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CALIFORNIA | LOCAL
April 9, 2014 | By Paige St. John
SACRAMENTO -- A retired appellate judge in Los Angeles has been tapped by federal courts to make the final decision on which and how many inmates to release from prison if California fails to meet a court-ordered limit on the state prison population. In naming Elwood Lui the compliance officer in the prison crowding case, federal judges also put much of his work out of public view, declaring that his communications with the courts are "confidential and privileged. " Lui did not immediately return calls to his office for comment.
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CALIFORNIA | LOCAL
June 27, 2013 | By Robert J. Lopez
Six state correctional officers were recovering from injuries after they were attacked by an inmate Thursday at the California Men's Colony in San Luis Obispo. At least one of the officers was seriously injured by the inmate, who used his fists and a plastic cup to batter the officers, according to the California Department of Corrections and Rehabilitation. State authorities identified the inmate as Christopher McCoy, 34, who is serving a life sentence without the possibility of parole for a first-degree murder conviction.
OPINION
May 31, 2011
Steven Martinez was sentenced to 157 years in prison after abducting, beating and raping a San Diego woman in 1998. Three years later, during a prison knife attack, he was stabbed in the neck, his spinal cord was severed and he was left a quadriplegic. Though he cannot eat, bathe himself or move his arms or legs, Martinez remains an inmate in the state prison system, and his medical treatment costs taxpayers about $600,000 a year. He has also had to spend long periods in an outside medical facility, which costs the state an additional $800,000 a year for round-the-clock guards.
OPINION
November 13, 2011
Californians shouldn't be surprised by recent reports, such as The Times' front-page story Friday, that county jails are filling up. Public safety realignment is no secret. After years of refusal to consider sentencing reforms, inability to provide adequate drug treatment, unwillingness to prepare parolees for lives outside prison and a continuing insistence on locking up more people longer, state prisons became so overcrowded that the U.S. Supreme Court ordered the population reduced.
CALIFORNIA | LOCAL
March 27, 2013 | By Paige St. John
Federal experts on Tuesday gave a potentially passing grade to the inmate medical care provided at a California prison in Tuolumne County, the third state prison to get such a review, despite lapses in care and the suspected carbon monoxide poisoning death of an inmate firefighter. The latest evaluation concludes the Sierra Conservation Center will be providing adequate medical care once planned building improvements are made. The prison was inspected by experts working for the U.S. District Court, which is monitoring inmate care statewide.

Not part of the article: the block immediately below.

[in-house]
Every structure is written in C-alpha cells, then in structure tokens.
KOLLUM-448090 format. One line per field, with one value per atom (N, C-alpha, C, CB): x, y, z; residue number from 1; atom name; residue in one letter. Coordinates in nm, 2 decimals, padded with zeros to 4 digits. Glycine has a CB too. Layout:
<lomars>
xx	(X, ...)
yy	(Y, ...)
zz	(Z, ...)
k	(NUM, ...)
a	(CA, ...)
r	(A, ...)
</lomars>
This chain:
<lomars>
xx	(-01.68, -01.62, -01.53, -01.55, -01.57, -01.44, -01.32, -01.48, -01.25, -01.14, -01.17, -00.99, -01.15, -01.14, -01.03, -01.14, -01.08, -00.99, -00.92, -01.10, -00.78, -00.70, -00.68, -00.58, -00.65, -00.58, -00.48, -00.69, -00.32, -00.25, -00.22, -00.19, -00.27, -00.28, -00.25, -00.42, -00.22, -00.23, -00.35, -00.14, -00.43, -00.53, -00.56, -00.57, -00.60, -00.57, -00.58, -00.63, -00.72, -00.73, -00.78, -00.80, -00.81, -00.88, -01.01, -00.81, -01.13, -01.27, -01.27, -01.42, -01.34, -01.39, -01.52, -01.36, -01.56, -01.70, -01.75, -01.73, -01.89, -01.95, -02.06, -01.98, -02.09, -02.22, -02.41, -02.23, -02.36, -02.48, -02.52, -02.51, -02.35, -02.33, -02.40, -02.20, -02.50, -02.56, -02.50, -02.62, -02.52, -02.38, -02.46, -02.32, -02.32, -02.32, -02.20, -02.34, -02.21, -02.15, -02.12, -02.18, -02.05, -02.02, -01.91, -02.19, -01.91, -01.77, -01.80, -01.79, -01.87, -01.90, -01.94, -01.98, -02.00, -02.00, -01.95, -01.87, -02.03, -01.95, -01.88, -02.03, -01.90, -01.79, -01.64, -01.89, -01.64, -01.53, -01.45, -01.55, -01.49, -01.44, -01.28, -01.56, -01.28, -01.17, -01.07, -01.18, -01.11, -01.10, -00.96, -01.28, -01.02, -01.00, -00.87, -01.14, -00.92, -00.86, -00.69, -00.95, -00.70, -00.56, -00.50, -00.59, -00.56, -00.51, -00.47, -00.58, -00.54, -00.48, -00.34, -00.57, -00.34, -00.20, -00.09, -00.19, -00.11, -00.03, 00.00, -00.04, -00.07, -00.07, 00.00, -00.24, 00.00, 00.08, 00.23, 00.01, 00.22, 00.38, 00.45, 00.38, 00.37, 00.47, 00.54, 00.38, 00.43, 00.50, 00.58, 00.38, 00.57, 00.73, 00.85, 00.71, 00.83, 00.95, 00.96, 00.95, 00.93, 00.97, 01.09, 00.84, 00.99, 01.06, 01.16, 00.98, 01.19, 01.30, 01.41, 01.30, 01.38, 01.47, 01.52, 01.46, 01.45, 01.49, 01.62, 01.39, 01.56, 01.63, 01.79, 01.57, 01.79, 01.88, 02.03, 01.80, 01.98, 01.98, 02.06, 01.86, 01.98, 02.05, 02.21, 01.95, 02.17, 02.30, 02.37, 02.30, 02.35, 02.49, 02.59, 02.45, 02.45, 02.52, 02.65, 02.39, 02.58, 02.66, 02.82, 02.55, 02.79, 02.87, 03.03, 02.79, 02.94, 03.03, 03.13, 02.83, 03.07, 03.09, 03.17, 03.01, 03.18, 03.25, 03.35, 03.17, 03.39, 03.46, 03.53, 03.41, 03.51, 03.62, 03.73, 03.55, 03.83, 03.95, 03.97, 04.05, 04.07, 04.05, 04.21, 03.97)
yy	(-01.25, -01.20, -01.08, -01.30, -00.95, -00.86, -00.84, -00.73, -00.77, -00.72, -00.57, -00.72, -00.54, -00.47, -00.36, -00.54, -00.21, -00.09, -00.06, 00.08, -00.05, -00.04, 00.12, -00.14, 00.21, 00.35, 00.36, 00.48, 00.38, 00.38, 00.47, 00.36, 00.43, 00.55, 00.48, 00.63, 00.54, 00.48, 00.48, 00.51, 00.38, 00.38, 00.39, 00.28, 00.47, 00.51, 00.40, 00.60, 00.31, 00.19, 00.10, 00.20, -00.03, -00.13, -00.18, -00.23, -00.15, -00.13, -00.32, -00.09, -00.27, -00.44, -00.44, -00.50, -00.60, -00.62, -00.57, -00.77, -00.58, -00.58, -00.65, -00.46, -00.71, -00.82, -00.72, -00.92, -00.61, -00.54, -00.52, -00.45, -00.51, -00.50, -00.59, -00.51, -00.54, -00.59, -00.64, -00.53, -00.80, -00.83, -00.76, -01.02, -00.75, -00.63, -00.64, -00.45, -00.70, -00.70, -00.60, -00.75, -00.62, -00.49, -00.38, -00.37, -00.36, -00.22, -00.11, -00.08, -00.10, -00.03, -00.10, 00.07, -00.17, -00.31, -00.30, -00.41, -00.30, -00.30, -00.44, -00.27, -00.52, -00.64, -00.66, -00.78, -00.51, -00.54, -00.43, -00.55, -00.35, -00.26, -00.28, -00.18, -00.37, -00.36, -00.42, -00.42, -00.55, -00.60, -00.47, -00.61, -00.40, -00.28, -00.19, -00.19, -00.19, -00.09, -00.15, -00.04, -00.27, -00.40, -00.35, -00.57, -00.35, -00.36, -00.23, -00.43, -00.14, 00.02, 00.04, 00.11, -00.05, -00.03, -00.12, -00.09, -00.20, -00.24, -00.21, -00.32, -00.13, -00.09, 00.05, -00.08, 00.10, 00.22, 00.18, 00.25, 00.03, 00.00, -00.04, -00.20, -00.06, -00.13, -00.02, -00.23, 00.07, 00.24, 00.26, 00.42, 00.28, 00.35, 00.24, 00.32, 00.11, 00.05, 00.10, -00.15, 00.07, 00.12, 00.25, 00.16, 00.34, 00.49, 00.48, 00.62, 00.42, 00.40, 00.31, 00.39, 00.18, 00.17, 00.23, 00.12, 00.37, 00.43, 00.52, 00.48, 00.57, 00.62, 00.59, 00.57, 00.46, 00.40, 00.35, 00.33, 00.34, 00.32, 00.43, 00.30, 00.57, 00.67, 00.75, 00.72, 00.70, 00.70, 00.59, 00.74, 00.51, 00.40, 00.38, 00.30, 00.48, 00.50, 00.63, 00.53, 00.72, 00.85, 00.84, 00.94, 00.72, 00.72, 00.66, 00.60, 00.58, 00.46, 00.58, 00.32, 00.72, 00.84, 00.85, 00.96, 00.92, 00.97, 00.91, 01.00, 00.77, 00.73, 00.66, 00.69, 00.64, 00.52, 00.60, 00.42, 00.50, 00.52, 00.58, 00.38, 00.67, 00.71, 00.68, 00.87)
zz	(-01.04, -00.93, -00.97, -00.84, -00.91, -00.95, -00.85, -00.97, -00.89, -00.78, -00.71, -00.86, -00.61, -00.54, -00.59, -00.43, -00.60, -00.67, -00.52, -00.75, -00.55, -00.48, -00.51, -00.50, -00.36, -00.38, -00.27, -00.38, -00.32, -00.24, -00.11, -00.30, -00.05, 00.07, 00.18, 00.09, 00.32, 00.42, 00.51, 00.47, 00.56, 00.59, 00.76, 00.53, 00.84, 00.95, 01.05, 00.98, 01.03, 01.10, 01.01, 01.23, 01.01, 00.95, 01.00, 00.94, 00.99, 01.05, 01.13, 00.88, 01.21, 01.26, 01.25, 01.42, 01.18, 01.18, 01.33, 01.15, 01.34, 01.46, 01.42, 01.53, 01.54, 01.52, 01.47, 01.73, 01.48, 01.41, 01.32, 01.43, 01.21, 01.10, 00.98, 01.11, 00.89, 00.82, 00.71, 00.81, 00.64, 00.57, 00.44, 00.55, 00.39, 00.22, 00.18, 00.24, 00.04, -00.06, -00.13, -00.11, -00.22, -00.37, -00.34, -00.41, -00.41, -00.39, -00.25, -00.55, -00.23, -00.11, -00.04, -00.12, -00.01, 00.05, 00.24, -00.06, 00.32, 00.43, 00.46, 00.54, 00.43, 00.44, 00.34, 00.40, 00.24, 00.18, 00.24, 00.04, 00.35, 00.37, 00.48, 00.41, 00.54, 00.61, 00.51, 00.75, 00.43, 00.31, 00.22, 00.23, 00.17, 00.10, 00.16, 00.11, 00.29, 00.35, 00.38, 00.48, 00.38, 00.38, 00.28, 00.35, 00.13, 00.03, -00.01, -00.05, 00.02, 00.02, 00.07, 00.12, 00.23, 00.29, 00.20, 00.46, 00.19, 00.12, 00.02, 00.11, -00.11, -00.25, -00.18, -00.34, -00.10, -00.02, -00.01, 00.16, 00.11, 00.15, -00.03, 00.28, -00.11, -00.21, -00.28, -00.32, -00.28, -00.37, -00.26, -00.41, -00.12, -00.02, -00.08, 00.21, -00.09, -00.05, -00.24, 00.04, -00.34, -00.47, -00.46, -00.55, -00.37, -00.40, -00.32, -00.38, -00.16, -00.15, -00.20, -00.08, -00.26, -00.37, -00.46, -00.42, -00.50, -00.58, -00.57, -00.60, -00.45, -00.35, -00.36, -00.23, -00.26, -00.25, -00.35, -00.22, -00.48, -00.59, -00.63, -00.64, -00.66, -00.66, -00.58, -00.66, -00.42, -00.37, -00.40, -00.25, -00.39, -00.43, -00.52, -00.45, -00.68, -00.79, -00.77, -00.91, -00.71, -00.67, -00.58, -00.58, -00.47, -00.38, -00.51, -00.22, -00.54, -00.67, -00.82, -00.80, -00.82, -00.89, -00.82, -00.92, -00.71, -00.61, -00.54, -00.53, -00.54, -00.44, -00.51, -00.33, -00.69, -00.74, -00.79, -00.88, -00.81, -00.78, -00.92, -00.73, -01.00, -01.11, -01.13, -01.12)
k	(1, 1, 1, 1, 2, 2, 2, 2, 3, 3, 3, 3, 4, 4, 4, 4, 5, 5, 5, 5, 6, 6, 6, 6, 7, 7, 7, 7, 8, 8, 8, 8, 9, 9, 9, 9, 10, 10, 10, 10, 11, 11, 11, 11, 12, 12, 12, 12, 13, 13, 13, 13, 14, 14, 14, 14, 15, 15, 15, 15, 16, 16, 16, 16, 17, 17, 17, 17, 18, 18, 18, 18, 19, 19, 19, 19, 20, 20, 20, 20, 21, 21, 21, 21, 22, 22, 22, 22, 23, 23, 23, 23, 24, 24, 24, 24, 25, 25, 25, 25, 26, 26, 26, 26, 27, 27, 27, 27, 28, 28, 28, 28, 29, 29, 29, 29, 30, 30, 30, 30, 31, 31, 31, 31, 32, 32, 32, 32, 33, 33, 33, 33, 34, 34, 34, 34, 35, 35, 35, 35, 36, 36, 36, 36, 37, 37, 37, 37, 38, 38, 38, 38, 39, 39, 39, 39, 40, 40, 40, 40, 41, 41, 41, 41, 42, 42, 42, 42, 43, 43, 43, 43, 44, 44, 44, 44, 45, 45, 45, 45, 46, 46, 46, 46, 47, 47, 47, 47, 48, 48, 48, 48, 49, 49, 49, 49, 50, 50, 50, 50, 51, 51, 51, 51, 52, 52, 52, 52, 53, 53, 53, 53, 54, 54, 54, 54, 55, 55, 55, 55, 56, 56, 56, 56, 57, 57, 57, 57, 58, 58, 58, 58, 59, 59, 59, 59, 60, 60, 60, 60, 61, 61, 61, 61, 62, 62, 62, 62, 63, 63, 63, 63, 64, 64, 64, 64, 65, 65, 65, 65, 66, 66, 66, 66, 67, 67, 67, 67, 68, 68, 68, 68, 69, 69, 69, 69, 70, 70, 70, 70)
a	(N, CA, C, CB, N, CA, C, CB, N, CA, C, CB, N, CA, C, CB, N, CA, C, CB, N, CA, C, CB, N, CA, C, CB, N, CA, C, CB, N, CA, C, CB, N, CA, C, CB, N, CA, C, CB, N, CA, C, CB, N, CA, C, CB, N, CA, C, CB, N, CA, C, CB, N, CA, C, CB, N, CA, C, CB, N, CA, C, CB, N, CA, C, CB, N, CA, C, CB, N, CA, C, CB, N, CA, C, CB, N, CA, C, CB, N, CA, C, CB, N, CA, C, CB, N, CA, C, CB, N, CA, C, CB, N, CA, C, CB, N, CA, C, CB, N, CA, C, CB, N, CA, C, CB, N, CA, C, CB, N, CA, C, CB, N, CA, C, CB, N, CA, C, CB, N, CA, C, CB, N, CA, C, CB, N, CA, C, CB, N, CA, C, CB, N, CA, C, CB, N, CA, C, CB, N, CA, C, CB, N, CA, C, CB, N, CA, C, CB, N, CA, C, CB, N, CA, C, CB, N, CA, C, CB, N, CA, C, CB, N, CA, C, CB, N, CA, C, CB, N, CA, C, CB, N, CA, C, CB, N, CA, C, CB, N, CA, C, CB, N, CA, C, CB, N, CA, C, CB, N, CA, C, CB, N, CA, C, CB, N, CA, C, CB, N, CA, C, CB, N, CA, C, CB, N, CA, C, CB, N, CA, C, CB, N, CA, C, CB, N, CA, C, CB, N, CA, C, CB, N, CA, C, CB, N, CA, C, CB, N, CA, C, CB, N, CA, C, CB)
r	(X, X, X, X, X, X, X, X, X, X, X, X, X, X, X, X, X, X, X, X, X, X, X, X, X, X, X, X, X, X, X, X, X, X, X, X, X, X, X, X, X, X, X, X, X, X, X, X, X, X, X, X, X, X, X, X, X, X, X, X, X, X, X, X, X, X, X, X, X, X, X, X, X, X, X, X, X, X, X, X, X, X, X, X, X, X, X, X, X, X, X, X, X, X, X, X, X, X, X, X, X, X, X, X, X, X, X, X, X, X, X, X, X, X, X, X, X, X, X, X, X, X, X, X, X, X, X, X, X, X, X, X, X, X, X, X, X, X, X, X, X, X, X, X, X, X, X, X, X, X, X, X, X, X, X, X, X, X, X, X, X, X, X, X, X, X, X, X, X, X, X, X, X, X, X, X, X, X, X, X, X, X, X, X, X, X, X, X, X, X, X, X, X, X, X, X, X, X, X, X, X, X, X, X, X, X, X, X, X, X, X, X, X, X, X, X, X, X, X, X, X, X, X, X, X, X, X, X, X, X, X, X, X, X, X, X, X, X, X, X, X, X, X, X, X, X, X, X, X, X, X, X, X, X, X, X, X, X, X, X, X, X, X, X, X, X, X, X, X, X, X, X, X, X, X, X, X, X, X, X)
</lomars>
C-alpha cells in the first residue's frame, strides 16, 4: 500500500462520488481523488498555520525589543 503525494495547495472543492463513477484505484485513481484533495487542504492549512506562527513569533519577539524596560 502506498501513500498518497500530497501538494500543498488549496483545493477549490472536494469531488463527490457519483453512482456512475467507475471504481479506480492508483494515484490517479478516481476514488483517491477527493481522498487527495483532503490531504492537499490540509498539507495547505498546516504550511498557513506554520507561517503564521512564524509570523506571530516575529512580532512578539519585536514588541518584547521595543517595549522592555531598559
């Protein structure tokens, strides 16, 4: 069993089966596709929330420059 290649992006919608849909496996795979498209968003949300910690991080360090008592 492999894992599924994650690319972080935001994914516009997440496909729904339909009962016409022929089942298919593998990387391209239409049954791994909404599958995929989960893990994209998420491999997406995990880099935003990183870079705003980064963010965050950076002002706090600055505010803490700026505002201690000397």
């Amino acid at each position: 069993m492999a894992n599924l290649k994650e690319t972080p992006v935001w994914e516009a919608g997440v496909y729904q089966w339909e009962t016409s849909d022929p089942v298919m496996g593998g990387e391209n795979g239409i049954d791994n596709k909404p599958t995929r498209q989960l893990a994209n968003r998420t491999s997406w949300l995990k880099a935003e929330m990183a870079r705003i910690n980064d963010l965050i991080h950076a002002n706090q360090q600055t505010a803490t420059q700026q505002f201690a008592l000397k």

WORLD
December 22, 2013 | By Laura King and Amro Hassan
CAIRO -- An Egyptian court Sunday sentenced three prominent activists to three-year prison terms and heavy fines, state media reported, in what was seen by rights advocates as a worrying sign of the military-backed government's determination to suppress political dissent. The three -- Ahmed Maher, Mohamed Adel and Ahmed Douma -- are best known for leading roles in the 2011 uprising that toppled autocratic President Hosni Mubarak as protests blazed across the Arab world. The unexpectedly harsh sentences provoked dismay among rights advocates, who have been feeling increasingly under siege at the hands of the interim government, despite its promises to return the country to democracy.
SPORTS
August 23, 2012 | By Houston Mitchell
CALIFORNIA | LOCAL
August 27, 2013 | By Patrick McGreevy
Gov. Jerry Brown's plan to expand the number of prison cells to meet a court order faced opposition Tuesday from Democratic leaders of the state Senate. Senate President Pro Tem Darrell Steinberg (D-Sacramento) was noticeably absent from the news conference by the governor and legislators. The Senate leader has previously said he would not support a plan that only expands prison space without also providing more money for mental health and drug treatment programs that can reduce the number of parolees who return to prison.
CALIFORNIA | LOCAL
July 22, 2013 | By Robert J. Lopez
A Long Beach man was sentenced Monday to 10 months in prison for importing thousands of counterfeit male enhancement pills that had dangerous levels of lead, federal authorities said. Shem Michahdavid Weissman, 24, admitted that he had ordered the phony ExtenZe tablets from a Chinese manufacturer and had them shipped to his rented post office box in Los Angeles, according to federal authorities. Authorities launched a probe of Weissman after Immigration Customs and Border Protection officers intercepted a package that contained 1,800 counterfeit pills.
OPINION
October 5, 2009 | Bernard E. Harcourt, Bernard E. Harcourt, a professor of law and of political science at the University of Chicago, is the author of "Language of the Gun: Youth, Crime, and Public Policy."
This term, the U.S. Supreme Court will hold oral arguments in two cases, Sullivan vs. Florida and Graham vs. Florida, that will decide whether it's cruel and unusual punishment to sentence a 13-year-old or a 17-year-old to life in prison without the possibility of parole. The court should follow its prior reasoning in Roper vs. Simmons, a 2005 ruling that held the juvenile death penalty unconstitutional, and similarly draw a bright line at 18 years of age for imposing life sentences without parole.
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